Recent New Jersey Case Serves as Warning to Redevelopers of Contaminated Sites 0

Recent New Jersey Case Serves as Warning to Redevelopers of Contaminated Sites

A recent New Jersey Appellate Division case concerning spoliation of evidence in the context of a contribution action under the New Jersey Spill Compensation and Control Act (“Spill Act”) counsels caution on the part of redevelopers of contaminated sites. The case makes clear that owners of contaminated sites must endeavor to preserve physical evidence related to the contamination as soon as litigation becomes “probable” if they hope to rely on that evidence in a future contribution action.

Feds Must Consider All Reasonable Alternatives in Endangered Species Analysis 0

Feds Must Consider All Reasonable Alternatives in Endangered Species Analysis

Recently, the D.C. Circuit threw out the United States Fish & Wildlife Service’s (“FWS”) approval of a conservation plan to reduce the impacts of a proposed wind turbine farm on endangered Indiana bats. In Union Neighbors United Inc. v. Jewell, et al., Docket No. 15-5147, the Court of Appeals held that FWS failed to consider all reasonable alternatives to Buckeye Wind LLC’s (“Buckeye”) plan to limit bat injuries and deaths resulting from encounters with the proposed turbines as required by the National Environmental Policy Act (“NEPA”).

Newark Requires Developers to Identify Environmental Impacts of Projects 0

Newark Requires Developers to Identify Environmental Impacts of Projects

Recently, the City of Newark (the “City”) approved Ordinance No. 16-0803, a/k/a the Environmental Justice and Cumulative Impacts Ordinance, (the “Ordinance”), which may significantly impact the process for seeking development approvals from the City. The Ordinance purports to advance the policy of promoting environmental justice, environmental stewardship, and sustainable economic development in the City. More specifically, the Ordinance seeks to mitigate the disproportionate impact of pollution and environmental degradation on the health of minority and socioeconomically disadvantaged communities, otherwise known as “environmental injustice.” As the Ordinance notes, the prevalence of environmentally overburdened, underserved, and economically distressed communities near industrial centers and other areas afflicted by poor environmental quality is well documented.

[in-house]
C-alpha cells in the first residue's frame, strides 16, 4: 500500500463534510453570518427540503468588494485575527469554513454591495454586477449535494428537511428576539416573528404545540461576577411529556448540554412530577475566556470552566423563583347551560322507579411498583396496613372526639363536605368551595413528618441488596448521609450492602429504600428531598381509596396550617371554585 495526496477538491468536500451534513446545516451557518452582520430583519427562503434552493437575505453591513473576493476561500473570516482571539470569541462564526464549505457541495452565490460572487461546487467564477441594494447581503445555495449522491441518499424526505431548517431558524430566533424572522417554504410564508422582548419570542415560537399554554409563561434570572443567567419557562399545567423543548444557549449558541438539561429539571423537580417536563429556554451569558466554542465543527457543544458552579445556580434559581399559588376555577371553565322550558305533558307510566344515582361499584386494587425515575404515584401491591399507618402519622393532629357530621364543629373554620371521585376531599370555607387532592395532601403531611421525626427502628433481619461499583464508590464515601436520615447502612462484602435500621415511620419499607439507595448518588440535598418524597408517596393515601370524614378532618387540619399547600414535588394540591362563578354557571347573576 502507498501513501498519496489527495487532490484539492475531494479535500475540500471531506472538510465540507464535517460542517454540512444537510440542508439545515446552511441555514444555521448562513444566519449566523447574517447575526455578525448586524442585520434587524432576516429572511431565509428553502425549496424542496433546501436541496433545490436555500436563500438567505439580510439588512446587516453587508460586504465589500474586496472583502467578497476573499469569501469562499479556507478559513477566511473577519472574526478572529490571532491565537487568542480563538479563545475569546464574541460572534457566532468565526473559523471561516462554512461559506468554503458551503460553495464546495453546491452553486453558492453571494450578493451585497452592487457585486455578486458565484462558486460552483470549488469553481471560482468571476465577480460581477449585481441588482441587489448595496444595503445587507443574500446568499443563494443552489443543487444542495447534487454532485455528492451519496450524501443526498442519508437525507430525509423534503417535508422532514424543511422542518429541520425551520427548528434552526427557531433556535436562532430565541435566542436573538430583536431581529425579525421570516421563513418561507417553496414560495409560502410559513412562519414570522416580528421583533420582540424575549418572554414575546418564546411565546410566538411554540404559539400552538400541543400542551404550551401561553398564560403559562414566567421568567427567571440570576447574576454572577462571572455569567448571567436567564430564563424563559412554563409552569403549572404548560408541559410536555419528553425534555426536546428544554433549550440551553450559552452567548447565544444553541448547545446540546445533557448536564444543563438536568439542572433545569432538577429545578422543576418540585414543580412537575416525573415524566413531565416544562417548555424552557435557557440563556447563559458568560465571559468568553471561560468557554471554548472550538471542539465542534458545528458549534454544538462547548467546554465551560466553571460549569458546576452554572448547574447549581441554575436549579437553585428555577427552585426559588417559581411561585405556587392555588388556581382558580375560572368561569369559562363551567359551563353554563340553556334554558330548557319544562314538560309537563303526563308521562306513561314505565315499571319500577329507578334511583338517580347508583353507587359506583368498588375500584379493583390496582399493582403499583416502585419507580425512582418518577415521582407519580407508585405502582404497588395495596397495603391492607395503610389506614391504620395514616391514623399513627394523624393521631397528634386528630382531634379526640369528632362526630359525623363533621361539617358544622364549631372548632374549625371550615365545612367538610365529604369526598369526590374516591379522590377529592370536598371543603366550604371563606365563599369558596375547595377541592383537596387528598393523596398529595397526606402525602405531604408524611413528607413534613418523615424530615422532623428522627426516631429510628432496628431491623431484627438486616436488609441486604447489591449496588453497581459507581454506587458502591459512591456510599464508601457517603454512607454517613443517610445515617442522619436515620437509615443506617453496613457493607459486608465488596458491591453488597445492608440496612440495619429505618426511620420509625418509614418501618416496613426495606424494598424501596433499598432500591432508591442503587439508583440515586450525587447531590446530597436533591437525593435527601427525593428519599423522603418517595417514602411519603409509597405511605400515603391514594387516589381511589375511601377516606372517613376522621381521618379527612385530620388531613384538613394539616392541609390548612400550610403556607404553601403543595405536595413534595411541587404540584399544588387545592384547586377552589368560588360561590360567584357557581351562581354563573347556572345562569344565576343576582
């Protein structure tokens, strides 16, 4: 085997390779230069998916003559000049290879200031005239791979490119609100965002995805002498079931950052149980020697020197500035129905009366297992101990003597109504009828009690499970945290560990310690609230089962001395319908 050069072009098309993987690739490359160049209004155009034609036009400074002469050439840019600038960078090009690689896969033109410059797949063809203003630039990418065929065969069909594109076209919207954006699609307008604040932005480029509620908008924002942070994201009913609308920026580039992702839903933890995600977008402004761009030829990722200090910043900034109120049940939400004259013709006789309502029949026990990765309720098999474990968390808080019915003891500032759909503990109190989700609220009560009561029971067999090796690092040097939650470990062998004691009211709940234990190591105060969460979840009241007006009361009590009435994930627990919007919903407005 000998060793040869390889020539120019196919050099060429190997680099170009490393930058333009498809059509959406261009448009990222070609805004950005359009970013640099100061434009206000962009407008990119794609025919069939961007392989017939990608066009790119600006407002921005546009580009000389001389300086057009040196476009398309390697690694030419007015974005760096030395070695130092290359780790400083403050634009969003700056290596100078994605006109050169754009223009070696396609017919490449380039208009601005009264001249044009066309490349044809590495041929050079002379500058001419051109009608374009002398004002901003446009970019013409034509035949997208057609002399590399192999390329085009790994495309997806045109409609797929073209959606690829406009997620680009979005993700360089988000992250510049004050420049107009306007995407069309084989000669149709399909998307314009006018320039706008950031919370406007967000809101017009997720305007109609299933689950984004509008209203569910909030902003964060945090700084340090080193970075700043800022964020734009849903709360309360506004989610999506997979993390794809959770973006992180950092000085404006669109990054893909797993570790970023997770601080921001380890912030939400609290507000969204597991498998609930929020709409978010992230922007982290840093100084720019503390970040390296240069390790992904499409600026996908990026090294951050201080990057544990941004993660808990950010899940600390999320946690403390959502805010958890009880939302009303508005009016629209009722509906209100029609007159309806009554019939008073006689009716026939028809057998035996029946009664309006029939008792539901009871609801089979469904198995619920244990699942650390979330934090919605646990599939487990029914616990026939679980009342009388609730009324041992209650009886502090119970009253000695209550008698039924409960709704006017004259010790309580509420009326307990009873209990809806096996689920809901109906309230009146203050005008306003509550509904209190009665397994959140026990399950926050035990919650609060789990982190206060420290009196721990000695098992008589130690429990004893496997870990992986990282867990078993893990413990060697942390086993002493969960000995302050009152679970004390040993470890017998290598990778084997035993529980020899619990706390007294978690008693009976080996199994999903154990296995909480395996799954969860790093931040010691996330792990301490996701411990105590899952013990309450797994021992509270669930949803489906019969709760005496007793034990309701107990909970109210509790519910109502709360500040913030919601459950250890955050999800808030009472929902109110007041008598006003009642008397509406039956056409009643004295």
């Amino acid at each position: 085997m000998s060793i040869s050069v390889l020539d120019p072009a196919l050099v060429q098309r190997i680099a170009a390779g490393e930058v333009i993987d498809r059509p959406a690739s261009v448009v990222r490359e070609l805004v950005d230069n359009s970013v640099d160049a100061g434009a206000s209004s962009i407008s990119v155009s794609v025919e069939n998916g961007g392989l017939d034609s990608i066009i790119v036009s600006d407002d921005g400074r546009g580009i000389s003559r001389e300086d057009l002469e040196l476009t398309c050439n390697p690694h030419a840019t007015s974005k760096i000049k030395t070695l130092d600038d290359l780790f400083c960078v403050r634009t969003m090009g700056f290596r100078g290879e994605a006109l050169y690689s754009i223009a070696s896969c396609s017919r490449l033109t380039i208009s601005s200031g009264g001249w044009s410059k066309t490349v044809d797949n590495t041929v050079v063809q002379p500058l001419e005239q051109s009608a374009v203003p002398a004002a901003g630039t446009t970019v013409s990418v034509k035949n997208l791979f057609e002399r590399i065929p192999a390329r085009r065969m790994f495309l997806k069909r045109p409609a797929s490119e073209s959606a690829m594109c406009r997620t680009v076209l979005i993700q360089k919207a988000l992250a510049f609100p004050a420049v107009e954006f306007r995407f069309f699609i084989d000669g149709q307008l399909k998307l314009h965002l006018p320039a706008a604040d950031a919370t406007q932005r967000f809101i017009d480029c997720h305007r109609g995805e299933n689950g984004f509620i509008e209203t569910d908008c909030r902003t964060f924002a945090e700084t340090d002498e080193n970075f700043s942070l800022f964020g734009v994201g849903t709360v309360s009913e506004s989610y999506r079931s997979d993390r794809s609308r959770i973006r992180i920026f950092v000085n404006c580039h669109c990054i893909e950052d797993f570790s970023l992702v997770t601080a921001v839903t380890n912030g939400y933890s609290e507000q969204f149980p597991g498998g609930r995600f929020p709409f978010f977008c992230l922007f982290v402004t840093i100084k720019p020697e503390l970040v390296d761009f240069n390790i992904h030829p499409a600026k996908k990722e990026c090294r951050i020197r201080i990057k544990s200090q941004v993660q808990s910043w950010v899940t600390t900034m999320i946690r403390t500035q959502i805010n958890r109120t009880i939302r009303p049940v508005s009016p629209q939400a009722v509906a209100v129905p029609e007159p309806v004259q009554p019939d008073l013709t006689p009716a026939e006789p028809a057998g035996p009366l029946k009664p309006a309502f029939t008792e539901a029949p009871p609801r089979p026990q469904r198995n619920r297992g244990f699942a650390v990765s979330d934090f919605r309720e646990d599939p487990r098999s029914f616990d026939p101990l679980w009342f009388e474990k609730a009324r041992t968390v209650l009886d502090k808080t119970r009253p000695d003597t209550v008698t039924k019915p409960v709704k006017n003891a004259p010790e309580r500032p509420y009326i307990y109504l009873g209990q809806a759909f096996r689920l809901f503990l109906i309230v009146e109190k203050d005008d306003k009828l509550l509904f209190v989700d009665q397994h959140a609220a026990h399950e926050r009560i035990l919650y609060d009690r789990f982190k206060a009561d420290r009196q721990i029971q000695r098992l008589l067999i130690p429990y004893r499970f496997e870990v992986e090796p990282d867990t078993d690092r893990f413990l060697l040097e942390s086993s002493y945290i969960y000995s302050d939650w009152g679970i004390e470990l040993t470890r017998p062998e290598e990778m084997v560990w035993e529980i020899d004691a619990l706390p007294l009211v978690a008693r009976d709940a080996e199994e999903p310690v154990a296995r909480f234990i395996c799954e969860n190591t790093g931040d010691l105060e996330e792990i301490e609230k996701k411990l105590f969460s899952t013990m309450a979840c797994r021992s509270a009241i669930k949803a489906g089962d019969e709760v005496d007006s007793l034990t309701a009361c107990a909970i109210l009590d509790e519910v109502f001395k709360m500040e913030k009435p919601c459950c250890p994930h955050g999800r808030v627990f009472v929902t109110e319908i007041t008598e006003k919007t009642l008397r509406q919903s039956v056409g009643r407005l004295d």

EPA Provides Look Into Pending Financial Assurance Regulations 0

EPA Provides Look Into Pending Financial Assurance Regulations

Recently, the United States Environmental Protection Agency (“EPA” or “the Agency”) shared some preliminary details regarding its impending proposal of financial assurances regulations for the hardrock mining industry. These regulations, which are still under consideration by the Agency, will likely serve as a harbinger of the financial assurances requirements EPA intends to impose on other industries, and collectively, they have the potential to have a significant financial impact on parties responsible for cleaning up contaminated properties.